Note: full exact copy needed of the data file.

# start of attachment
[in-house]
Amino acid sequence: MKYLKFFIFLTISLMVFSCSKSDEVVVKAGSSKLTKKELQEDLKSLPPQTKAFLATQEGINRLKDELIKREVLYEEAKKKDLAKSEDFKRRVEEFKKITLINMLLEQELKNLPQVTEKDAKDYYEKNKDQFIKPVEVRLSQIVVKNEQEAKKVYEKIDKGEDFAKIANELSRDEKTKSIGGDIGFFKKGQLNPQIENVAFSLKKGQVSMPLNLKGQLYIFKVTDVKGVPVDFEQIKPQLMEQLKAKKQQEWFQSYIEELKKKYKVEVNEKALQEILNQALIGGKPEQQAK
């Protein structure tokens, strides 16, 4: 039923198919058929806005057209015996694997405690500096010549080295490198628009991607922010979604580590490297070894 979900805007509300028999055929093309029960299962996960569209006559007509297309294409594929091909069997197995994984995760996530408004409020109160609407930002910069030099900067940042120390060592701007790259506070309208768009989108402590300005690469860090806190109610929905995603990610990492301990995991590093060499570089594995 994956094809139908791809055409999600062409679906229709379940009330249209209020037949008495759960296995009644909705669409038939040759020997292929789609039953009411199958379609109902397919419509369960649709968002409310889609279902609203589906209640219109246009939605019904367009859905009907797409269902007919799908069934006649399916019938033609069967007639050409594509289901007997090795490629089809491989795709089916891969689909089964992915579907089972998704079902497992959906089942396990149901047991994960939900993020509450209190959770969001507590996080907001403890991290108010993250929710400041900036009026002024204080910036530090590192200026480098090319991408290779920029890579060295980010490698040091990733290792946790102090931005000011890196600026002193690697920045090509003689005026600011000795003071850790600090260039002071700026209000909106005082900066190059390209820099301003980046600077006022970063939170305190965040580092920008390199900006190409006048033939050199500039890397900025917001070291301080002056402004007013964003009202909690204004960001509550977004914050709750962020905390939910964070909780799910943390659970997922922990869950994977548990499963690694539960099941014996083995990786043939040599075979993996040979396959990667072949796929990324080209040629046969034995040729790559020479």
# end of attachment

[in-house]
Amino acid sequence: MKYLKFFIFLTISLMVFSCSKSDEVVVKAGSSKLTKKELQEDLKSLPPQTKAFLATQEGINRLKDELIKREVLYEEAKKKDLAKSEDFKRRVEEFKKITLINMLLEQELKNLPQVTEKDAKDYYEKNKDQFIKPVEVRLSQIVVKNEQEAKKVYEKIDKGEDFAKIANELSRDEKTKSIGGDIGFFKKGQLNPQIENVAFSLKKGQVSMPLNLKGQLYIFKVTDVKGVPVDFEQIKPQLMEQLKAKKQQEWFQSYIEELKKKYKVEVNEKALQEILNQALIGGKPEQQAK
């Protein structure tokens, strides 16, 4: 039923198919058929806005057209015996694997405690500096010549080295490198628009991607922010979604580590490297070894 979900805007509300028999055929093309029960299962996960569209006559007509297309294409594929091909069997197995994984995760996530408004409020109160609407930002910069030099900067940042120390060592701007790259506070309208768009989108402590300005690469860090806190109610929905995603990610990492301990995991590093060499570089594995 994956094809139908791809055409999600062409679906229709379940009330249209209020037949008495759960296995009644909705669409038939040759020997292929789609039953009411199958379609109902397919419509369960649709968002409310889609279902609203589906209640219109246009939605019904367009859905009907797409269902007919799908069934006649399916019938033609069967007639050409594509289901007997090795490629089809491989795709089916891969689909089964992915579907089972998704079902497992959906089942396990149901047991994960939900993020509450209190959770969001507590996080907001403890991290108010993250929710400041900036009026002024204080910036530090590192200026480098090319991408290779920029890579060295980010490698040091990733290792946790102090931005000011890196600026002193690697920045090509003689005026600011000795003071850790600090260039002071700026209000909106005082900066190059390209820099301003980046600077006022970063939170305190965040580092920008390199900006190409006048033939050199500039890397900025917001070291301080002056402004007013964003009202909690204004960001509550977004914050709750962020905390939910964070909780799910943390659970997922922990869950994977548990499963690694539960099941014996083995990786043939040599075979993996040979396959990667072949796929990324080209040629046969034995040729790559020479």